OAKLAND – One of the sadder sights for a professional sports franchise is that of its fans rising en masse and strolling toward the exits. Unwilling to watch, they walk.
This blatant display of despair has, for the better part of this decade, not applied to the Warriors.
But there it was Tuesday night, late in the third quarter of a blowout loss to the Boston Celtics. Tickets worth three figures two hours earlier, tossed to the wind.
The Warriors opened the season speaking passionately about making their 47th and final year at Oracle Arena memorable. This one was going to be for the fans, those folks who have spent so much of their lives supporting them in Oakland.
Golden State has seven losses by at least 20 points this season, with five of them at Oracle. The 33-point loss to Boston was the worst in 196 home games under coach Steve Kerr.
“We talked about this being our last season at Oracle, in Oakland, the very first night that we met back in September at our team dinner that we do every year before camp starts,” Kerr said Thursday. “It’s a big part of our theme. And we’ve let our fans down many times this year at home, particularly on nights that are big ones, against great teams on national TV.”
The Warriors are 23-9 at home, the seventh-best home record in the NBA. The two-game difference between their records at home and on the road (21-11) is the slimmest among teams with the 10-best records in the league – and the closest among the top seven teams in the Western Conference.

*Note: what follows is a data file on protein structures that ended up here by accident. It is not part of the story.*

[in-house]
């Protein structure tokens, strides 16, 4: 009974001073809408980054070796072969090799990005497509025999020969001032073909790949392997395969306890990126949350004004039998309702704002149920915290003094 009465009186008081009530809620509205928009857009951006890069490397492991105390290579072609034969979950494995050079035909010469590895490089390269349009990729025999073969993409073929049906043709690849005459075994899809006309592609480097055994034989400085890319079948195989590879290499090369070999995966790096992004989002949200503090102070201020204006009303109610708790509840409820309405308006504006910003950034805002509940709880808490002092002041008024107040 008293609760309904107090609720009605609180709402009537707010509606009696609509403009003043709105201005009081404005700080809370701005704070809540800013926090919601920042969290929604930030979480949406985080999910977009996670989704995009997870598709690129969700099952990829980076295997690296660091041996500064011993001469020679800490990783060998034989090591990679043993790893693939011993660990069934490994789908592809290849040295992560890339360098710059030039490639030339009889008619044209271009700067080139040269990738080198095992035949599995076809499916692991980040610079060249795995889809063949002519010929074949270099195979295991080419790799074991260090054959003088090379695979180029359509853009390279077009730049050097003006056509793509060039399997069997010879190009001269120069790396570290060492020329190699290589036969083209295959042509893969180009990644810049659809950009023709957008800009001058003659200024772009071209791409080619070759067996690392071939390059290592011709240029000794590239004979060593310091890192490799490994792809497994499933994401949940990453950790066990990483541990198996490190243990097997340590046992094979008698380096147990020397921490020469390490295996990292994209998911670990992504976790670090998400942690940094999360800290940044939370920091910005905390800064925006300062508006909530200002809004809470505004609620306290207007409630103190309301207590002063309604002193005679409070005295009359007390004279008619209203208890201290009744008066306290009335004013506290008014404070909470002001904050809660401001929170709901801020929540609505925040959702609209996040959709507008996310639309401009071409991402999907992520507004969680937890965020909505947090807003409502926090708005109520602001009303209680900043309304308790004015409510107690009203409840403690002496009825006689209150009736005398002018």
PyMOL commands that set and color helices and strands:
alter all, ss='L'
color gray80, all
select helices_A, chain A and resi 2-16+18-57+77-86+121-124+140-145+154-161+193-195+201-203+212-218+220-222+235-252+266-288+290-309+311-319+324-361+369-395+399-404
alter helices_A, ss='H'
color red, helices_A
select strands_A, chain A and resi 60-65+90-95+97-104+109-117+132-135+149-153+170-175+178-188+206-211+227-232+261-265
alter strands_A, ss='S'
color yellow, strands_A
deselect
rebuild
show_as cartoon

Oracle once was the Warriors’ personal cheat code. They won 54 consecutive regular-season home games stretching from Jan. 27, 2015 through March 29, 2016. They were 39-2 at home in each of Kerr’s first two seasons, and 36-5 in the third.
Then, they were 29-12 at home last season, the exact same as on the road. The Oracle magic was gone. “Roaracle” was just another building.
The goal this season of reestablishing home supremacy has not been fulfilled.
“It’s something we’ve discussed the last two days,” Kerr said “What’s our purpose? Why are we doing this? We owe it to ourselves and we owe it to our fans and particularly to our fans in Oakland, to give them our best stuff over the coming months. That’s been lacking and it’s disappointing.
“But we’ve got a great opportunity ahead of us to close the season strong and to play well and deep into the playoffs. It’s all right there for us.”
The Warriors have nine more regular-season games at Oracle, including two against the Denver Nuggets, who come to Oakland on Friday. The most imposing of the other seven home opponents are the Indiana Pacers, which visits on March 21.
To have reasonable chance to post the best record in the league, and thereby earn home-court advantage throughout the postseason, the Warriors probably need win all nine home games and at least six of their nine road games. They enter Friday 4.5 games behind the Milwaukee Bucks, who are a league-best 48-16.
The Warriors this week set a couple of goals for the final five weeks of the regular season, and one of them is to earn the top overall seed. Knowing that a postseason opponent must win in at Oracle should mean a lot to the Warriors and to Oakland.
It will mean a lot more if, over their final nine home games, the Warriors can captivate their fans until the final seconds.
Seeing fans heading to the Oracle exits early is, after all, acceptable only when the Warriors have locked up victory.